What To Ask Your Child’s Teacher During Parent-Teacher Conferences
Parent-teacher conferences can be overwhelming and sometimes seem unproductive for parents. You walk into your child’s school, sign in, and see that there are 28 other parents waiting in line ahead of you. You wait your turn and when you finally get to talk to your child’s teacher, the 15 minute conversation is rushed and you end up forgetting everything you meant to ask.
Fortunately, we’ve created a handy list of questions to ask your child’s teacher about your child’s progress so you don’t have to be put on the spot when it is your time to speak.
Questions About Your Child's Academic Progress
- Is my child performing at grade level?
- How is he or she doing compared to the rest of the class?
- What are his or her strengths?
- How could he or she improve?
Questions About Behavior & Socializing
- How is my child’s behavior?
- How are my child’s social skills?
- Does my child participate in discussion?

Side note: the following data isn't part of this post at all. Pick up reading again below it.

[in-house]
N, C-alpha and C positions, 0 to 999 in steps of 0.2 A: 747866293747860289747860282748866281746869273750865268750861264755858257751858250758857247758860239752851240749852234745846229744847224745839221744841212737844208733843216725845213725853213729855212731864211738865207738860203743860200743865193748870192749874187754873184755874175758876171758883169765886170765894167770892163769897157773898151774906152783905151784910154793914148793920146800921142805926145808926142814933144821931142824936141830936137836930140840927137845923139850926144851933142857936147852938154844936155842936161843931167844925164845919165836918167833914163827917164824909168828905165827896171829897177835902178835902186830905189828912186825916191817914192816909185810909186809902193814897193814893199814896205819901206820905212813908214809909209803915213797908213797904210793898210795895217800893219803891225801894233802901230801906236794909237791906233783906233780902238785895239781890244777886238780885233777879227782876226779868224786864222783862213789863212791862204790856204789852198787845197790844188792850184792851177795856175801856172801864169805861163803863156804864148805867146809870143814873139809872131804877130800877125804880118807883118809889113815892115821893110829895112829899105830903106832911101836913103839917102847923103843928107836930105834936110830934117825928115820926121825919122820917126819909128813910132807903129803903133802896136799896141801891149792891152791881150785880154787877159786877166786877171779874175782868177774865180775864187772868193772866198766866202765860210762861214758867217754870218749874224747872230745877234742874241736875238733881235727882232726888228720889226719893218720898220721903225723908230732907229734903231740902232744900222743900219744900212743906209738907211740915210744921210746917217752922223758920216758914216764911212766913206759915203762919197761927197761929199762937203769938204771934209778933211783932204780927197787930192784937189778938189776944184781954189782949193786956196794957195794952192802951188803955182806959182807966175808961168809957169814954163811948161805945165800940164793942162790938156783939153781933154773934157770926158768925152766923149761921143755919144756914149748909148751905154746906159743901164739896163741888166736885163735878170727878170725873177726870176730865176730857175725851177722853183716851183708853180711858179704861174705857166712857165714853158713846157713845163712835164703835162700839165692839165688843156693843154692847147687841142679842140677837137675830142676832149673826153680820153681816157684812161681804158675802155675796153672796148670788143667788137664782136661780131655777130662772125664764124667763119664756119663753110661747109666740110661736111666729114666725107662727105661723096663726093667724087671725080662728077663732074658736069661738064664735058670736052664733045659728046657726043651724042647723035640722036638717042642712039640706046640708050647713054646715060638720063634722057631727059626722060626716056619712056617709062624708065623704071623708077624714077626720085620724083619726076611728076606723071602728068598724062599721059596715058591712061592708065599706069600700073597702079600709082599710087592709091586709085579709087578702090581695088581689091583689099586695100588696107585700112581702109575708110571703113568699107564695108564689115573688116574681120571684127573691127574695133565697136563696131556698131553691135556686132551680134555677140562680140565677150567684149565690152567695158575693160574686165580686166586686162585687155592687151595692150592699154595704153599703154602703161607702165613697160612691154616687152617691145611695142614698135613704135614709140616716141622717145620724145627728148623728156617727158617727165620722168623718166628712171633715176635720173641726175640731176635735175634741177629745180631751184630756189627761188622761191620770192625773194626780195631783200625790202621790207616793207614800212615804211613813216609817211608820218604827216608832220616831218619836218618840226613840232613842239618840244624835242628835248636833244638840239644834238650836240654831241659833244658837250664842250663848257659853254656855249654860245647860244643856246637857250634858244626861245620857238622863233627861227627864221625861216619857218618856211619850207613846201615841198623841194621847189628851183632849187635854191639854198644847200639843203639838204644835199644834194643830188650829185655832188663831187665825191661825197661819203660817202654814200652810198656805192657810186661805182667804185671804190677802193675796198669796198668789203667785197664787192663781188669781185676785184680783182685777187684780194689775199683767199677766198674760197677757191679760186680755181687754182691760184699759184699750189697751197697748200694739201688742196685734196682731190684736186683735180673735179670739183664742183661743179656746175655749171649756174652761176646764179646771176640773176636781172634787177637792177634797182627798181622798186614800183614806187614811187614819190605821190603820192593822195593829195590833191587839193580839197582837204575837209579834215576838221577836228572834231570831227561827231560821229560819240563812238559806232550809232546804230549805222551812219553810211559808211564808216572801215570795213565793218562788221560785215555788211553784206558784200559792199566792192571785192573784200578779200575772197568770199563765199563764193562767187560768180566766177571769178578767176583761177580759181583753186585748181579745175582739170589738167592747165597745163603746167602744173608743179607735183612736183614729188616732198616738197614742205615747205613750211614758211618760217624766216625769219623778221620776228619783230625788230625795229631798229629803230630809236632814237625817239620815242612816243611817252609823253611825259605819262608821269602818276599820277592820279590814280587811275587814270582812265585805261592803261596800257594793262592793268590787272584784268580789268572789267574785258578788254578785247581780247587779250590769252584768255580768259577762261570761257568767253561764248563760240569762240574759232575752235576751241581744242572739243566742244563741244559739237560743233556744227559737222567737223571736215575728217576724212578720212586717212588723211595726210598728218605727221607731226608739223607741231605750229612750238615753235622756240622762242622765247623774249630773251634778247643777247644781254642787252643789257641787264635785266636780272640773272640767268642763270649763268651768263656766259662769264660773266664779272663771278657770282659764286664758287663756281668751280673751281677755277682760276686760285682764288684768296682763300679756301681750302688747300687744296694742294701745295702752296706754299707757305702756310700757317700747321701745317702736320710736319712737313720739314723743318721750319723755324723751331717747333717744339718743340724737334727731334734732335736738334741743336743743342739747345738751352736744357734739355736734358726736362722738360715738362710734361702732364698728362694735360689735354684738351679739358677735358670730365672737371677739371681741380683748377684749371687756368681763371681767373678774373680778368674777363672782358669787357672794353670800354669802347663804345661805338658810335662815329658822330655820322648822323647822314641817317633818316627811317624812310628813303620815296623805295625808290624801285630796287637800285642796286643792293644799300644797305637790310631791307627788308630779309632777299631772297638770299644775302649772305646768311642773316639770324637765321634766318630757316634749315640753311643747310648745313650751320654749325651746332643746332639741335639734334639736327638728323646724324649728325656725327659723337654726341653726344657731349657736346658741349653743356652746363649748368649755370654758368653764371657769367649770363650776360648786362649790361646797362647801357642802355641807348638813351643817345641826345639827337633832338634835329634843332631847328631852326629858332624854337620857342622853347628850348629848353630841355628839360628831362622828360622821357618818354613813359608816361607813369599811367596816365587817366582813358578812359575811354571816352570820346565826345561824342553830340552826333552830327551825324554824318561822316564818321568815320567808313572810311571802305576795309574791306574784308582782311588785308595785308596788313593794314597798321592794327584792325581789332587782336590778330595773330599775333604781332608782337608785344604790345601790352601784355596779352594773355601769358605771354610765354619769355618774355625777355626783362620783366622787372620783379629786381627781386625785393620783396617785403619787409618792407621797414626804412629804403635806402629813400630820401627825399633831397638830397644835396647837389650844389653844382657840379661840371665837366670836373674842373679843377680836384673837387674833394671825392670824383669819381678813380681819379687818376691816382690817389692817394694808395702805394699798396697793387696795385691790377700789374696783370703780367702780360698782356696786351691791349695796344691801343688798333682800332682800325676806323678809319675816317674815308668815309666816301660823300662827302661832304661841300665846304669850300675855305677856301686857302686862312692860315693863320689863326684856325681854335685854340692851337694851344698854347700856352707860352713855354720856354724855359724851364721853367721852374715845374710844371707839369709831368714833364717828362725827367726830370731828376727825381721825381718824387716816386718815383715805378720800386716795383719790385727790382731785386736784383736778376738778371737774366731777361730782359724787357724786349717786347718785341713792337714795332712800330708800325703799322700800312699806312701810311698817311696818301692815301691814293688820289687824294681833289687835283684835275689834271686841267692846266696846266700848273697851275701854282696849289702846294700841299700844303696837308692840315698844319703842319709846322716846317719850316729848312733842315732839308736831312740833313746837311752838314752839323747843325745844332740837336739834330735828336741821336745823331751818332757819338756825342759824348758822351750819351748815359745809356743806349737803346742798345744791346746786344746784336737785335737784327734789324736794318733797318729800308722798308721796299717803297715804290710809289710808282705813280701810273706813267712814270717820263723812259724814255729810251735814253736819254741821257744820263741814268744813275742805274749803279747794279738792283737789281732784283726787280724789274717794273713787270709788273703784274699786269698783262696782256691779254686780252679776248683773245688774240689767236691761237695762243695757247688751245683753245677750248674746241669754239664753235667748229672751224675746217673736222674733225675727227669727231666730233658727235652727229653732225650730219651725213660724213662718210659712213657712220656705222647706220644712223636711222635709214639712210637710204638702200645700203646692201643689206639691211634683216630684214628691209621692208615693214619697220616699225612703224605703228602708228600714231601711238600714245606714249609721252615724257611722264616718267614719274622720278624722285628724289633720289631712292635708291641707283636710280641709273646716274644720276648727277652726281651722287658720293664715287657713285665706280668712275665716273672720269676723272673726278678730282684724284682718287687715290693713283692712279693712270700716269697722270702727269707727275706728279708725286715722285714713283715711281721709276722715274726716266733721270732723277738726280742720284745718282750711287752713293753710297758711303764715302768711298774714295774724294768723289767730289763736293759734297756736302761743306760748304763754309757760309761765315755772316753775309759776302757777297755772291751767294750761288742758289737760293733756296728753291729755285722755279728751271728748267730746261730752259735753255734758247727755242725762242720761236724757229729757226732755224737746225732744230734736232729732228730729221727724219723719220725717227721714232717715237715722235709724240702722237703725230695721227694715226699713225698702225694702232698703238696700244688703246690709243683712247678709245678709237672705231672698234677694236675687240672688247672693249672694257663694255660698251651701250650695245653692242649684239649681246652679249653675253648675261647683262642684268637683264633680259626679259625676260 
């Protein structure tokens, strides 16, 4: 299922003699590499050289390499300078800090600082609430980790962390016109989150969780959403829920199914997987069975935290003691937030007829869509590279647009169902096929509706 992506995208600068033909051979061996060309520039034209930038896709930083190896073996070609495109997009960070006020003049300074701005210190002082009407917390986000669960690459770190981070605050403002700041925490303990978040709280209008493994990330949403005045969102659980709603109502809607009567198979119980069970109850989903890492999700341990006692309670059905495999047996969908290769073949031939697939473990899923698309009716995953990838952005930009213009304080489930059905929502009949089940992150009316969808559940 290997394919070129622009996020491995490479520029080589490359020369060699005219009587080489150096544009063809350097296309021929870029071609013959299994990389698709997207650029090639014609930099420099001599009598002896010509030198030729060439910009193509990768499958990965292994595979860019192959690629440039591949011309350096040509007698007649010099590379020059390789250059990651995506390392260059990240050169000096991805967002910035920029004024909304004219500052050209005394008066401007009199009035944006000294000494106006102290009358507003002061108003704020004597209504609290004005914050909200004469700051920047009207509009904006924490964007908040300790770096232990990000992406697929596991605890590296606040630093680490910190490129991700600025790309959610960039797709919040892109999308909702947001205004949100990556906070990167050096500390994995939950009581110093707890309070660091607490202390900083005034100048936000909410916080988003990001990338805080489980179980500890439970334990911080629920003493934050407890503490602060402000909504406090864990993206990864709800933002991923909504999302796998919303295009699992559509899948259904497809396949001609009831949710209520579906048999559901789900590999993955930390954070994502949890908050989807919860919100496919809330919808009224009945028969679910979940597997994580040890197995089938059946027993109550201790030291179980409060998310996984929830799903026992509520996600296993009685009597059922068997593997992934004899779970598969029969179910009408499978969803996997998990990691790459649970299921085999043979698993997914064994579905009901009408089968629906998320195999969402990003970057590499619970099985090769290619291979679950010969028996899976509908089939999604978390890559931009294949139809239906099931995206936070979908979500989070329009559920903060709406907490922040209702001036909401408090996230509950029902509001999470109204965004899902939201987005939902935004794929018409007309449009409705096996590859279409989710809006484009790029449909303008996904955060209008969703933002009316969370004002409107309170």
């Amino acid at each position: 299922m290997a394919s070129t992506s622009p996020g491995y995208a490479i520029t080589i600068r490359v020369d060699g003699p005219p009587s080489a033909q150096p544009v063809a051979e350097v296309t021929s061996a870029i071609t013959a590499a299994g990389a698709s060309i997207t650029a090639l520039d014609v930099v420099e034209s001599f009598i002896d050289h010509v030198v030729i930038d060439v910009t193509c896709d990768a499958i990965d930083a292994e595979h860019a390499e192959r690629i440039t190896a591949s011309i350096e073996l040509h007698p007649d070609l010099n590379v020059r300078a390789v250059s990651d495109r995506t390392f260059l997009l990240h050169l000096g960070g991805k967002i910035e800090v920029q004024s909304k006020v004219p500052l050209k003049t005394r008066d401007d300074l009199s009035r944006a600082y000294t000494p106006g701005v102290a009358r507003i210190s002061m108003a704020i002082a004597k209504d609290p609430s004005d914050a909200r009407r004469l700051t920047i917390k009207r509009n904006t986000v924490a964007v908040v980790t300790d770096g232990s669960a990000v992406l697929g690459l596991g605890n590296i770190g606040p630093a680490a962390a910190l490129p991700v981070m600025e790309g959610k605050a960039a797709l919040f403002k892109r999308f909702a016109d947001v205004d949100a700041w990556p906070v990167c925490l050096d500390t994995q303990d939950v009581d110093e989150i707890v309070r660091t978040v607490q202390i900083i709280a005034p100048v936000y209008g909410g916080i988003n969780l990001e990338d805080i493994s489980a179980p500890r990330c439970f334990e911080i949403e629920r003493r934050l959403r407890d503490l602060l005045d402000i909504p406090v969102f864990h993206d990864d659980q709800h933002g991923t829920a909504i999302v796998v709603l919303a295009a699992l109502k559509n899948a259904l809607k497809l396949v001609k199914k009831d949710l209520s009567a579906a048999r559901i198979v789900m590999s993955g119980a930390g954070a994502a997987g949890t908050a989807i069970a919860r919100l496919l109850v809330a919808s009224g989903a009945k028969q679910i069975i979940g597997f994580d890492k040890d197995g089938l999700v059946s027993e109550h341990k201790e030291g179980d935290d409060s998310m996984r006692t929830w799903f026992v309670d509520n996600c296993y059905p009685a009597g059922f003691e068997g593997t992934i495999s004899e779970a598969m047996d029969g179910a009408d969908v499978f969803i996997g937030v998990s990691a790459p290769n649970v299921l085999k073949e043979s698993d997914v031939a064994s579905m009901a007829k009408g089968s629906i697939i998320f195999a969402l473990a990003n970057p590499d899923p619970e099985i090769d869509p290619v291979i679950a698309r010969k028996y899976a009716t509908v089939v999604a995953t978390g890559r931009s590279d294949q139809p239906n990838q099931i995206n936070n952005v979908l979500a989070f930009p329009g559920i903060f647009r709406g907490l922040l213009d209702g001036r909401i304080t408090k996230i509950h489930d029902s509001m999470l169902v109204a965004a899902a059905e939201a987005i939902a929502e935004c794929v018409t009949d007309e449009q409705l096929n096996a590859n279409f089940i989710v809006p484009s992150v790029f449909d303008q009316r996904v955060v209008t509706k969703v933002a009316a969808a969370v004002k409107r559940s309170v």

- What can I do at home to help my child?
Questions About Citywide & Statewide Exams
- Which exams will my child be taking this year?
- How are my child’s test-taking skills?
- What can I do at home to help my child learn?
- What programs or services are there in the school that can help my child?
- What is the best way to contact the teacher (in person, phone, email, or notes)?
- What services or programs are there in the community that can help my child?
Keep In Mind
Before the parent-teacher conference
You should ask your child about their teachers, their least favorite and most favorite subjects, and any problems they are having in class or with assignments.
During the parent-teacher conference
View your child’s attendance record, grades, and test scores. Take a look at examples of your child’s classwork and their performance benchmarks. This means asking to view your child’s portfolio.
After the parent-teacher conference
If you need more time to talk with your child’s teacher, schedule a follow-up appointment. Discuss with your child what you have learned. Share with them the compliments and the criticisms given by their teachers. Let your child know what they are doing well and how to keep it up. If a subject area needs improvement, use the suggestions and input given to you by the teacher to create a plan with your child for action steps they can take to improve their performance.